Sometimes I Find a Rupee in the Garbage

The narrator asks Saheb the reason for searching garbage dumps. He tells her that his house was struck with storms and other natural calamities and he has nothing else to do as well. The narrator jokingly tells him to go to school instead, but he replies that there are no schools in his neighbourhood.

The scene continues with their normal friendly banter. The narrator promises to build a school. Saheb asks him after a few days if she has built it or not. The narrator was embarrassed.

Saheb-e-Alam does not know what his name means. He does not wear chappals. The narrator learns that staying bare-footed was more of a tradition. She connects it as an excuse to stay in perpetual poverty.

The narrator remembered a story when a young boy went to school by passing a temple. He would briefly stop at the temple and pray for shoes. After thirty years, the narrator visited the same temple, where a young boy with shoes stood in the backyard. The narrator thought that God had answered the previous young school kid’s prayers, but many rag-pickers still did not have shoes to wear.

The narrator talks about Seemapuri, a place of intense filth and mud and where all the rag-pickers live. The residential areas here lack drainage, sewage and other basic facilities. Saheb also lives here. They have no identity except a ration card that is used to buy food. Since sleeping with a full stomach was better. Garbage to them was like gold.

Saheb has now started to work at a tea stall. He is paid eight-hundred rupees. There is a penchant for a good life in him. 

I Want To Drive a Car

Mukesh wants to be a motor mechanic. He has big dreams. He belongs to a family of bangles makers. Mukesh invites the narrators to his home. The path to his home is filled with filth and mud. Inside the house is a woman who is cooking food.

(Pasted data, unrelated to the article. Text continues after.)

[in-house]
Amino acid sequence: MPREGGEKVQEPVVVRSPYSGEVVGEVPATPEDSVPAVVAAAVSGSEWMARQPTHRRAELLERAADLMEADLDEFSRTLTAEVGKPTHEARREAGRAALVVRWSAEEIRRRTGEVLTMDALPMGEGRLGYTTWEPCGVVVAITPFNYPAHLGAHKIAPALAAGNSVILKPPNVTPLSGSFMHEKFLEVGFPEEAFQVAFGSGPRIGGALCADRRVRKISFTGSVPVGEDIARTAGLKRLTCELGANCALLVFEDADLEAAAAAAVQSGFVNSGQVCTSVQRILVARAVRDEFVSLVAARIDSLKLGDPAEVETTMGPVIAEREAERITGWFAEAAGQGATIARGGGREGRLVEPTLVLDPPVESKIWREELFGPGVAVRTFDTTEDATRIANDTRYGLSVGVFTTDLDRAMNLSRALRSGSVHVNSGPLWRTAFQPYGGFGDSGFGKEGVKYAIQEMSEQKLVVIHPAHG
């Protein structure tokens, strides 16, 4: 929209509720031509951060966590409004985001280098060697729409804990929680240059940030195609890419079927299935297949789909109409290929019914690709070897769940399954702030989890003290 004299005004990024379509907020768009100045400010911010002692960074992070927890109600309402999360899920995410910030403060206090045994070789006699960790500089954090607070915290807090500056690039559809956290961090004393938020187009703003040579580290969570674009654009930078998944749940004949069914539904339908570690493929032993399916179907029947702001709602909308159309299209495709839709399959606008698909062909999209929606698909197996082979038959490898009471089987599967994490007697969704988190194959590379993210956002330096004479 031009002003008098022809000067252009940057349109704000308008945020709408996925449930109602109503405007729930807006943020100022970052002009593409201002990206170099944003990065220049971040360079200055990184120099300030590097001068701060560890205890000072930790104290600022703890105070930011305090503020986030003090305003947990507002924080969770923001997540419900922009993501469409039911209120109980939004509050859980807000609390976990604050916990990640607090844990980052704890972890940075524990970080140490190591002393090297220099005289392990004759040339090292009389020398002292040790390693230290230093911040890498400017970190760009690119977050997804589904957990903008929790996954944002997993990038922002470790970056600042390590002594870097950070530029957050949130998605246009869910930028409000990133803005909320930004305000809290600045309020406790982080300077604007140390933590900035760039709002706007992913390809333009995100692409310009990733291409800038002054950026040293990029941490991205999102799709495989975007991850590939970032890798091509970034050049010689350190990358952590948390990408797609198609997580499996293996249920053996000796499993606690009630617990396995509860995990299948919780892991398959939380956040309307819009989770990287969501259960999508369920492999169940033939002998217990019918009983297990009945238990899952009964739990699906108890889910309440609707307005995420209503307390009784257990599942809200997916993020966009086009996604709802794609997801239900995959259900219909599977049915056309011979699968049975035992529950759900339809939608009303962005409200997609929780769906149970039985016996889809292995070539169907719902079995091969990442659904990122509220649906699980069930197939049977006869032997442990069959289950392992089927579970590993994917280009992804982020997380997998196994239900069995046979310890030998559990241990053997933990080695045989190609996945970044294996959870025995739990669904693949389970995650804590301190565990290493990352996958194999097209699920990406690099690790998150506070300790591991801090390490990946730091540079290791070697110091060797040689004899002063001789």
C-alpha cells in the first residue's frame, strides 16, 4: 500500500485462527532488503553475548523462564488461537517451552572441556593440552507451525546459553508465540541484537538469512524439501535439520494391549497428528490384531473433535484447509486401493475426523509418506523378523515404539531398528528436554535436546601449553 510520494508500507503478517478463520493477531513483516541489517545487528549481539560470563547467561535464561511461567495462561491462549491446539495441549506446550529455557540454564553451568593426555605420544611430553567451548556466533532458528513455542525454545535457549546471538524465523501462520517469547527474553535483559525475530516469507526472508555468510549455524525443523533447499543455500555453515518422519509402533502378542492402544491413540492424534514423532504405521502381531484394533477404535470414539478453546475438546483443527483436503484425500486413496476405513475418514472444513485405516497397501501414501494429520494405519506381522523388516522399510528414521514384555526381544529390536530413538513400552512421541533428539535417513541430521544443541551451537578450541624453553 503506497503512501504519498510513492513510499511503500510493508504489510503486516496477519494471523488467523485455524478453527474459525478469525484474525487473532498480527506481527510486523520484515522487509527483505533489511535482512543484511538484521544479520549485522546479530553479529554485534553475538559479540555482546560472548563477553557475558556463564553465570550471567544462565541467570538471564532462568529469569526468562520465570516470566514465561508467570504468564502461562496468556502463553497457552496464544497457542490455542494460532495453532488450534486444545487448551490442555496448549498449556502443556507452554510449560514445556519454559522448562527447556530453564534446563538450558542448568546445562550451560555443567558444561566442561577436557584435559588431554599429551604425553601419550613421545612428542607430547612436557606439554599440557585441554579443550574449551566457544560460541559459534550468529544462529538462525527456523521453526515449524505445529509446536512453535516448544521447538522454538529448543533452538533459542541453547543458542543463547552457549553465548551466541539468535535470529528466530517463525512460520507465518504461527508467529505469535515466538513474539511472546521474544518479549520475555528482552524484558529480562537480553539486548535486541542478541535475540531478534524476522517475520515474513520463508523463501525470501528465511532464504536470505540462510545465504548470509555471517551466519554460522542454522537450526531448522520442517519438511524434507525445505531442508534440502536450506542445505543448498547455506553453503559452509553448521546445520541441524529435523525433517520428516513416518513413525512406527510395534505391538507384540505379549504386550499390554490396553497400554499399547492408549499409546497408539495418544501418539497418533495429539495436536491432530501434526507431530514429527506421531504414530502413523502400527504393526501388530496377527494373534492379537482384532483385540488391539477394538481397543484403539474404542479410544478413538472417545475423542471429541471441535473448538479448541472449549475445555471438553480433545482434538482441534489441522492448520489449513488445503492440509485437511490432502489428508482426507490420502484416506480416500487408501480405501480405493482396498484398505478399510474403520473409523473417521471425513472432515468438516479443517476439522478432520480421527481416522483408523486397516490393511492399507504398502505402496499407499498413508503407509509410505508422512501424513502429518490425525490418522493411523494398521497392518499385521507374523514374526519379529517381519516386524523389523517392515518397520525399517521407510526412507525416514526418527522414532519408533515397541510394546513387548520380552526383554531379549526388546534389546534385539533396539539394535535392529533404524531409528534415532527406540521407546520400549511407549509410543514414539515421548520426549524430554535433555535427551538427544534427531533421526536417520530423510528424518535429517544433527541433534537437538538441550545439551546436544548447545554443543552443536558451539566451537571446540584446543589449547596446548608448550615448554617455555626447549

Mukesh’s house was a half-built shack. The woman is the wife of Mukesh’s elder brother. She withdraws inside the compartment when the elders (his husband and father-in-law) arrive. Mukesh’s father used to be a tailor and now a bangle maker. All he can do in his lifetime is to train his sons in bangle making. 

Mukesh’s grandmother, who saw her husband go blind says that it was in his destiny to go blind. Firozabad, which is a hub of bangle making, was a dark, dull place. Most of the kids there get blind due to staying in the dark most of the time before they are even adults.

Savita is a young girl who is helping an older woman to make bangles. The narrator imagines her being a bride one day. The old lady has not eaten a full meal. Her husband only knows about bangles.

The narrator asks them if they ever think of getting organized to which they reply, that the police will target them as doing something illegal. After listening to them, the narrator has developed a perception of two worlds, one of the oppressed people like the rag-pickers and bangle makers and the other world of dominant and cruel people.

According to him, these people like the policemen and politicians have imposed a weight on a child that he cannot lift. For these kids, to dream becomes to dare. The narrator is happy when he sees this daring flash in Mukesh’s eyes. He wants to be a motor mechanic because he sees cars going up and down the streets of Firozabad.